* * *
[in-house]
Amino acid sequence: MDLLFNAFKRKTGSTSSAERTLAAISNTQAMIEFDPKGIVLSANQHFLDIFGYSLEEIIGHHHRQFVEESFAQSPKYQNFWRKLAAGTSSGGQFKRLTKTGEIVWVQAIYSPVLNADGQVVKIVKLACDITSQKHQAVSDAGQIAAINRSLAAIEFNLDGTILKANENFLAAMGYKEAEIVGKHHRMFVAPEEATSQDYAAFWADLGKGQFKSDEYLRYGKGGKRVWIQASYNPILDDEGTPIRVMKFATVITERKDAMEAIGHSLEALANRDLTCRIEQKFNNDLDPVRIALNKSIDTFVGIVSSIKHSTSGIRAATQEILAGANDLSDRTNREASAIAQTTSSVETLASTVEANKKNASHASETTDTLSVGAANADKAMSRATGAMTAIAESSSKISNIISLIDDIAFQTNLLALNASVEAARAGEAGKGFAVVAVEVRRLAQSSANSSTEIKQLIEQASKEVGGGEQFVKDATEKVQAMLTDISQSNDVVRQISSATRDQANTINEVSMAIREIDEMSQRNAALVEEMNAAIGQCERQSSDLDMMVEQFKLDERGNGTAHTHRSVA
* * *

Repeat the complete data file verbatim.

[in-house]
Amino acid sequence: MDLLFNAFKRKTGSTSSAERTLAAISNTQAMIEFDPKGIVLSANQHFLDIFGYSLEEIIGHHHRQFVEESFAQSPKYQNFWRKLAAGTSSGGQFKRLTKTGEIVWVQAIYSPVLNADGQVVKIVKLACDITSQKHQAVSDAGQIAAINRSLAAIEFNLDGTILKANENFLAAMGYKEAEIVGKHHRMFVAPEEATSQDYAAFWADLGKGQFKSDEYLRYGKGGKRVWIQASYNPILDDEGTPIRVMKFATVITERKDAMEAIGHSLEALANRDLTCRIEQKFNNDLDPVRIALNKSIDTFVGIVSSIKHSTSGIRAATQEILAGANDLSDRTNREASAIAQTTSSVETLASTVEANKKNASHASETTDTLSVGAANADKAMSRATGAMTAIAESSSKISNIISLIDDIAFQTNLLALNASVEAARAGEAGKGFAVVAVEVRRLAQSSANSSTEIKQLIEQASKEVGGGEQFVKDATEKVQAMLTDISQSNDVVRQISSATRDQANTINEVSMAIREIDEMSQRNAALVEEMNAAIGQCERQSSDLDMMVEQFKLDERGNGTAHTHRSVA